Scientists use liquid metals to turn carbon dioxide gas back into coal
If we're going to curb the worst case scenario of climate change, it's not enough to just cut back on future carbon dioxide emissions – we need to remove some of what's already in the air. Capturing carbon from the air and sequestering it is emerging as a viable strategy, and now scientists have developed a new method to turn CO2 gas back into solid coal, that can then be buried, or even used for electronic components.
Many projects are currently experimenting with new ways to capture carbon from the point of emission. The gas is run through and absorbed by metal-organic frameworks, porous powders, bubble-like membranes, or materials made of clay or coffee grounds.
But that's only half the story – what do you do with that captured carbon? After it's extracted from those capture materials, the gas can then be reused to make concrete, fizzy drinks or fuels, or in larger amounts it can be stashed away underground. To store CO2, it's usually compressed into a liquid form or bonded with water, and then injected deep underground. There, it interacts with basalt rock and solidifies into a carbonate mineral, reportedly in as little as two years.
But other studies have found that this process may not be as effective as it seems. An MIT investigation found that only a thin top layer was turning solid – underneath was still a large pocket of gas. That keeps it out of the atmosphere for now, but has the potential to leak in the future and release it all back into the air, undoing all our hard work.
So the new study set out to develop a way to solidify carbon before it's stashed underground, so there's no chance of escape. The team was made up of researchers from Australia, Germany, China and the US.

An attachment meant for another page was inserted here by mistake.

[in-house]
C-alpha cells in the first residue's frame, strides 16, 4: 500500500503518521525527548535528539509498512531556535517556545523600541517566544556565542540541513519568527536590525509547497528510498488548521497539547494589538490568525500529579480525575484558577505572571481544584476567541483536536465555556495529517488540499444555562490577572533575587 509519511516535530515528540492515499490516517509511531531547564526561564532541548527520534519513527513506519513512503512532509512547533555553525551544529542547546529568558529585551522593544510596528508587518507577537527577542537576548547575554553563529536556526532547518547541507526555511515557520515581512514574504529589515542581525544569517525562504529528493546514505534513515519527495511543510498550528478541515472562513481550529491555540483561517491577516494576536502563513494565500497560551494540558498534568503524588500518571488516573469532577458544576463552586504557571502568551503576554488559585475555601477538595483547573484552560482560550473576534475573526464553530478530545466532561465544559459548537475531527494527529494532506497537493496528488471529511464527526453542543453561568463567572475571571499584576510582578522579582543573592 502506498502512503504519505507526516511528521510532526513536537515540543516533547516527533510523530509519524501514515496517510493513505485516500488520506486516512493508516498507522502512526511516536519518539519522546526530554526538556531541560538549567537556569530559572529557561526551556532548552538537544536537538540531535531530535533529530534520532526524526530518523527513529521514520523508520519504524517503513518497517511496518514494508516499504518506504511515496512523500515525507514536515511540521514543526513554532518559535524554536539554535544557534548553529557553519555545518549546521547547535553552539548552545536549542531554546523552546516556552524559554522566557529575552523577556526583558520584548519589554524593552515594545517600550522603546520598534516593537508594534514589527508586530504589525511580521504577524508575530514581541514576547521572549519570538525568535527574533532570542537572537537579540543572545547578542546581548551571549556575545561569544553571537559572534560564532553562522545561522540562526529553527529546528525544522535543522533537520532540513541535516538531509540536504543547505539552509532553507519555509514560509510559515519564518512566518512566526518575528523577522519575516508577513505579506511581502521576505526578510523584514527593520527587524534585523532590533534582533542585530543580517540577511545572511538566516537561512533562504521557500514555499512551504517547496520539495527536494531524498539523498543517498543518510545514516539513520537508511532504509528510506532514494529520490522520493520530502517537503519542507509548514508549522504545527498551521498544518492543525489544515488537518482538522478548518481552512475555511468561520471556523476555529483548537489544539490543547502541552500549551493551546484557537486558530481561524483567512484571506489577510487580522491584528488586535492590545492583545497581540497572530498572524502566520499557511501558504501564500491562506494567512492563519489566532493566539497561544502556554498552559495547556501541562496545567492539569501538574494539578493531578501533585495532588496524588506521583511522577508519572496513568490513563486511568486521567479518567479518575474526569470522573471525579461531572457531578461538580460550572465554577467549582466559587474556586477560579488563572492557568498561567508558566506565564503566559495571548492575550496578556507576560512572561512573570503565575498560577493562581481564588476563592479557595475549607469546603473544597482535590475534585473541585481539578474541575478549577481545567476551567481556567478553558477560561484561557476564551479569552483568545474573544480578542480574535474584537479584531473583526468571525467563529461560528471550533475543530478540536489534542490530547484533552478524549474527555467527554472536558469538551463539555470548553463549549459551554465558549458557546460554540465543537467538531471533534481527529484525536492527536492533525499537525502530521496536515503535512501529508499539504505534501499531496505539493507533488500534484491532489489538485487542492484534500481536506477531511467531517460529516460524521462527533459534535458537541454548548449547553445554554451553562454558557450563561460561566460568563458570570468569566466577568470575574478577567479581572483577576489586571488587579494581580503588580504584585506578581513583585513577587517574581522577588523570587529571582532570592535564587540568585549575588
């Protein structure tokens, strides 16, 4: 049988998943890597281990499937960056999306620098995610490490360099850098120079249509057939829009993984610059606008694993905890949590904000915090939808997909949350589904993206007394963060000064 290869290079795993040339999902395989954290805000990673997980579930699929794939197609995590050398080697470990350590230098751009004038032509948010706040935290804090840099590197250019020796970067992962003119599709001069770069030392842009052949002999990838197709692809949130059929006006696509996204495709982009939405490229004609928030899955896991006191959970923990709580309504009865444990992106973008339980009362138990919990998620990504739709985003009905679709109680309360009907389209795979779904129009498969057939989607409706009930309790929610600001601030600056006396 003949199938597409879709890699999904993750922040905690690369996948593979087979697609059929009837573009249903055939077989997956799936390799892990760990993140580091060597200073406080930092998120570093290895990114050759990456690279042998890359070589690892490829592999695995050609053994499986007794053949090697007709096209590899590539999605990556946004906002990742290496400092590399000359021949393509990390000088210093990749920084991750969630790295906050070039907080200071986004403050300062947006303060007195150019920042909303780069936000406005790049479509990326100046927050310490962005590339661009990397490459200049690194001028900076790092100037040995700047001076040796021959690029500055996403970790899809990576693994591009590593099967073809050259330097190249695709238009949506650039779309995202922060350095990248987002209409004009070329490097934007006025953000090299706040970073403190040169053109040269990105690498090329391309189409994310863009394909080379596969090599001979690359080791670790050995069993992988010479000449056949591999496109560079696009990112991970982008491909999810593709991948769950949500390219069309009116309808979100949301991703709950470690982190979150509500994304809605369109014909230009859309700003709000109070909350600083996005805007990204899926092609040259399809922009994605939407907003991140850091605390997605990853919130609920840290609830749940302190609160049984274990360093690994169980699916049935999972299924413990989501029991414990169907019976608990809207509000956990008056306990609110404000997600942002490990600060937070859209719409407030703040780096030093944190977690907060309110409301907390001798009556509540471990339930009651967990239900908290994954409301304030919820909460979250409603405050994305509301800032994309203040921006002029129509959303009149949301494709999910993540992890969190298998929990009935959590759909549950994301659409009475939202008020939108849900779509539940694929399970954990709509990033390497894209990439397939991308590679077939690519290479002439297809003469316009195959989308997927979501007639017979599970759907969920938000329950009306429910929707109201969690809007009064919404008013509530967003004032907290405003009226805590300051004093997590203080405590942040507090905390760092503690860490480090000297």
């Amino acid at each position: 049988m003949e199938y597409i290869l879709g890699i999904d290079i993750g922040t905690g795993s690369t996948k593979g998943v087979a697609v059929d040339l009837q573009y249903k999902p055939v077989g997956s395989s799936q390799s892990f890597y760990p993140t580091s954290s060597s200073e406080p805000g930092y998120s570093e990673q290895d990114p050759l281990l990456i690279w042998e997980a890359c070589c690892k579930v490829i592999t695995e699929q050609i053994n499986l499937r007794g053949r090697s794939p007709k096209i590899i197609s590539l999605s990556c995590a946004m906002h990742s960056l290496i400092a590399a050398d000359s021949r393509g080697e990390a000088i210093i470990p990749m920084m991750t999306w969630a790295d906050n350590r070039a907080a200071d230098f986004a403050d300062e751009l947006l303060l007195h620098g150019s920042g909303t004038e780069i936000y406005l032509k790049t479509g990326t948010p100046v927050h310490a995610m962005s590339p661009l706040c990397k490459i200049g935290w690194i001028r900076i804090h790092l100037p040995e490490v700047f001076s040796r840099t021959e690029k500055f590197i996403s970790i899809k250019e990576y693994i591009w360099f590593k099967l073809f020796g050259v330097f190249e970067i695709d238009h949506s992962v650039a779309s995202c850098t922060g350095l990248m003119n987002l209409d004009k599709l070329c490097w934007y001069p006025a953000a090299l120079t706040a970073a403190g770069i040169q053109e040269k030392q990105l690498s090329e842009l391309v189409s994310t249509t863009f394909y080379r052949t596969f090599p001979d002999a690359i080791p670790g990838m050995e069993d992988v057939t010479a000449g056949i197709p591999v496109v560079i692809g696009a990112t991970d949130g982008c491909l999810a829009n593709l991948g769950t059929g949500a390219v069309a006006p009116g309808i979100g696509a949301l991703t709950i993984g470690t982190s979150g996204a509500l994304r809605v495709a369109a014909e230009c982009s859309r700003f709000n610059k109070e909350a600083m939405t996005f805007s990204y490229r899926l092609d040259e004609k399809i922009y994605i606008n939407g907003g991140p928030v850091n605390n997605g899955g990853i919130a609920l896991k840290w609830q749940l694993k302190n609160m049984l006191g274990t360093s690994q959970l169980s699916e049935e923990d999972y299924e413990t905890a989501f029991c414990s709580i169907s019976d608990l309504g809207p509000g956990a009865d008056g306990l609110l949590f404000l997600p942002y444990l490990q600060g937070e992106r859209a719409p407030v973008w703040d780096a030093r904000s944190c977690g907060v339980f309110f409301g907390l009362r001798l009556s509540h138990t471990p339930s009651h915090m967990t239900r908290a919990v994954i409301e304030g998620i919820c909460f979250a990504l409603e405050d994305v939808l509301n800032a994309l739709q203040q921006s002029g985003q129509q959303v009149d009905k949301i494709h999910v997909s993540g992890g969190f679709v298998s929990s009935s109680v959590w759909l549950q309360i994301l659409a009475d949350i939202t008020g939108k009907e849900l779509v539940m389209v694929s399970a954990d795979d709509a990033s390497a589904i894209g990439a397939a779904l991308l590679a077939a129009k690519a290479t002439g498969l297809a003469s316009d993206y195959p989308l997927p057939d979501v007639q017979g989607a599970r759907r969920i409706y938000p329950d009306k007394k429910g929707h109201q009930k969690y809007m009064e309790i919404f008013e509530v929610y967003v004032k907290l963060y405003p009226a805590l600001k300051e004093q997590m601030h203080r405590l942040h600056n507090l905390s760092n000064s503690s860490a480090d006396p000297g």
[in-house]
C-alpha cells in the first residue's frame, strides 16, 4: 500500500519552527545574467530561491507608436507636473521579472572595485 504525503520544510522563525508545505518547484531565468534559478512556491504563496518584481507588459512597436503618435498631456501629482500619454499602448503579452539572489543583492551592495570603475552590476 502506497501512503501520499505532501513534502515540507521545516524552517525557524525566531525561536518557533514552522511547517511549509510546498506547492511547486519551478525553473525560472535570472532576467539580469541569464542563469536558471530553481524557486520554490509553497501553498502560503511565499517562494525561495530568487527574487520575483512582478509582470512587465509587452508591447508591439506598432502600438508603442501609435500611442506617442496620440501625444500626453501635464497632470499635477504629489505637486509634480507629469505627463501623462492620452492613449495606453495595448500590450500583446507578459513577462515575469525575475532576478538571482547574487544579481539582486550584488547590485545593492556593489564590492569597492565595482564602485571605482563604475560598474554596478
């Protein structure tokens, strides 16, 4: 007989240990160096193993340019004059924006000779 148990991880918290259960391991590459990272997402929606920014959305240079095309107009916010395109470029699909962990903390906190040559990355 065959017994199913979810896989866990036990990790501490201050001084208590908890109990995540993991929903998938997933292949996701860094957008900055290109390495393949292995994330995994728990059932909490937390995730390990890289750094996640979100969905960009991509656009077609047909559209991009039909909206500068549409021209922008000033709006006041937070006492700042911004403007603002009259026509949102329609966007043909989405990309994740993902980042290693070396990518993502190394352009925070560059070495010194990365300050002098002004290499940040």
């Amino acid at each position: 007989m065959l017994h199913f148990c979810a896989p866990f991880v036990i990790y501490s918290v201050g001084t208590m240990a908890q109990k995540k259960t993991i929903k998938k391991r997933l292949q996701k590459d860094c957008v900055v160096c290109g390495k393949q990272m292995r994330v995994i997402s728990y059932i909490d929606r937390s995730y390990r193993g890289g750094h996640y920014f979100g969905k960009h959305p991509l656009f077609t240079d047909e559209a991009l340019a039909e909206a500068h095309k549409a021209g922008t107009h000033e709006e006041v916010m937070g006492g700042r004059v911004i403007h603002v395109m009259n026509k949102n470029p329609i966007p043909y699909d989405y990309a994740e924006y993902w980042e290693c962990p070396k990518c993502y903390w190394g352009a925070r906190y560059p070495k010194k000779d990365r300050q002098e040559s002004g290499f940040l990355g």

Solidifying carbon at room temperature
Key to the new method is a liquid metal catalyst, made up of a gallium alloy and cerium, which was developed by the team. Carbon dioxide is first dissolved into a beaker containing an electrolyte liquid, then a small amount of the liquid metal catalyst is added. When an electrical current is applied, the catalyst chemically activates the surface of the mixture, which slowly converts the CO2 into solid flakes of carbon.
The catalyst was designed to be an excellent conductor of electricity, and efficient at performing the reaction. And because it's a liquid the carbon flakes don't stick to it, which they tend to do if it's a solid catalyst. That keeps it running for longer without fouling up.
The researchers say this process can be done at room temperature, unlike other carbon conversion processes that require high temperatures and, as a result, consume a lot of energy. This method meanwhile can be done in a lab with relatively inexpensive and commonplace equipment, and a small source of electricity.
"To date, CO2 has only been converted into a solid at extremely high temperatures, making it industrially unviable," says Torben Daeneke, an author of the study. "By using liquid metals as a catalyst, we've shown it's possible to turn the gas back into carbon at room temperature, in a process that's efficient and scalable. While more research needs to be done, it's a crucial first step to delivering solid storage of carbon."
Once that carbon has been solidified, it can then be safely stored underground indefinitely, without fear of it leaking back into the atmosphere. But interestingly, that isn't the only potential outcome.
"A side benefit of the process is that the carbon can hold electrical charge, becoming a supercapacitor, so it could potentially be used as a component in future vehicles," says Dorna Esrafilzadeh, lead author of the study. "The process also produces synthetic fuel as a by-product, which could also have industrial applications."
The technique has plenty of potential for helping to remove greenhouse gases from the atmosphere, but as with any of these kinds of studies, more research will need to be done to see how effective it could be at an industrial scale, both logistically and economically.
The research was published in the journal Nature Communications. The team describes the work in the video below.